Herpes simplex virus 1 and 2 (HSV-1 and HSV-2), also known as human herpesvirus 1 and 2 (HHV-1 and HHV-2), are two members of the human Herpesviridae family, a set of viruses that produce viral infections in the majority of humans. Both HSV-1 (which produces most cold sores) and HSV-2 (which produces most genital herpes) are very common and contagious. They can be spread when an infected person begins shedding the virus. About 67% of the world population under the age of 50 has HSV-1. In the United States more than one-in-six people have HSV-2.

A scab characteristic of herpetic disease

Although it can be transmitted through any intimate contact, it is one of the most common sexually transmitted infections. Many of those who are infected never develop symptoms. Symptoms, when they occur, may include watery blisters in the skin or mucous membranes of the mouth, lips, nose, or genitals. Lesions heal with a scab characteristic of herpetic disease. Sometimes, the viruses cause very mild or atypical symptoms during outbreaks.

However, they can also cause more troublesome forms of herpes simplex. As neurotropic and neuroinvasive viruses, HSV-1 and -2 persist in the body by hiding from the immune system in the cell bodies of neurons. After the initial or primary infection, some infected people experience sporadic episodes of viral reactivation or outbreaks. In an outbreak, the virus in a nerve cell becomes active and; transported via the neuron’s axon to the skin, where virus replication and shedding occur and cause new sores.

The results from a recent clinical trial led to a label expansion for an adult antiviral for the treatment of herpes simplex virus (HSV). Based on this study’s data, newborn infants up to 3 months of age, who have infections with HSV, can now be treated with Acyclovir. This is important news since newborns can become infected with the herpes virus during pregnancy, labor, delivery or shortly after birth if the mother develops genital herpes near the end of her pregnancy.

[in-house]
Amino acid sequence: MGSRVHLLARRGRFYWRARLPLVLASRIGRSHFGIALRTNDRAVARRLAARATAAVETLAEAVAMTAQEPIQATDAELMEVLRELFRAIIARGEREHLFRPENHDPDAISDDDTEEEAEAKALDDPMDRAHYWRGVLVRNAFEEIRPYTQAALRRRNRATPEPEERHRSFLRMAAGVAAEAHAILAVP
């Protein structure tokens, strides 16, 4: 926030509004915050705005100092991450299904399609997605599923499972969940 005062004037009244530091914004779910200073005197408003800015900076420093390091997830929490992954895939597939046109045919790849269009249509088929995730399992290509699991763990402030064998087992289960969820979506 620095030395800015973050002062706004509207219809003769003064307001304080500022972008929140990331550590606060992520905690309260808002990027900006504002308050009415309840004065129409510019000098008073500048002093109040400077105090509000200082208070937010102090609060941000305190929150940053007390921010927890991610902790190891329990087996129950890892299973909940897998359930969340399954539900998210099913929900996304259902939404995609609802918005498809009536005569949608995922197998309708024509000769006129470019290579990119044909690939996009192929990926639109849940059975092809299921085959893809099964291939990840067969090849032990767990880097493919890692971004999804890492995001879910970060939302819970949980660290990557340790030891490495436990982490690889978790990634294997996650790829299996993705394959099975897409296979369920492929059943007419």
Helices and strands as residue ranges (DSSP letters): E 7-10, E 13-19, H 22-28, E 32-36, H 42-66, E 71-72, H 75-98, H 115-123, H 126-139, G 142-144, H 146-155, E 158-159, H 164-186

For youngest patients

An HSV infection in newborns can cause death or long-term problems, such as blindness and damage to the brain, says the NIH. Manifestations of neonatal HSV generally occur between the 1st and 3rd weeks of life. As an example of post-delivery infection, a previous meta-study reviewed 6 published studies which documented HSV-1 infection in neonatal males after circumcision with direct oral suction. One study described 11 cases in New York City and estimated a statistically significant risk ratio associated with oral suction based on 5 of those cases.
The data that informed this label change came from a study; funded by the National Institutes of Health’s Eunice Kennedy Shriver National Institute of Child Health and Human Development (NICHD).  Results from these studies provide information on the most appropriate use of these therapies; and may inform an update to the drug’s label by the U.S. Food and Drug Administration.

Perdita Taylor-Zapata said in a press release, “With this label change; healthcare providers have clear guidance on how to use and prescribe this drug for their youngest patients.”NICHD’s BPCA program supports the Pediatric Trials Network (PTN); which studies drugs and therapies commonly prescribed for infants and children but never specifically tested in them. Results from the PTN study; that generated data for Acyclovir’s label change is available online at NICHD’s Data and Specimen Hub.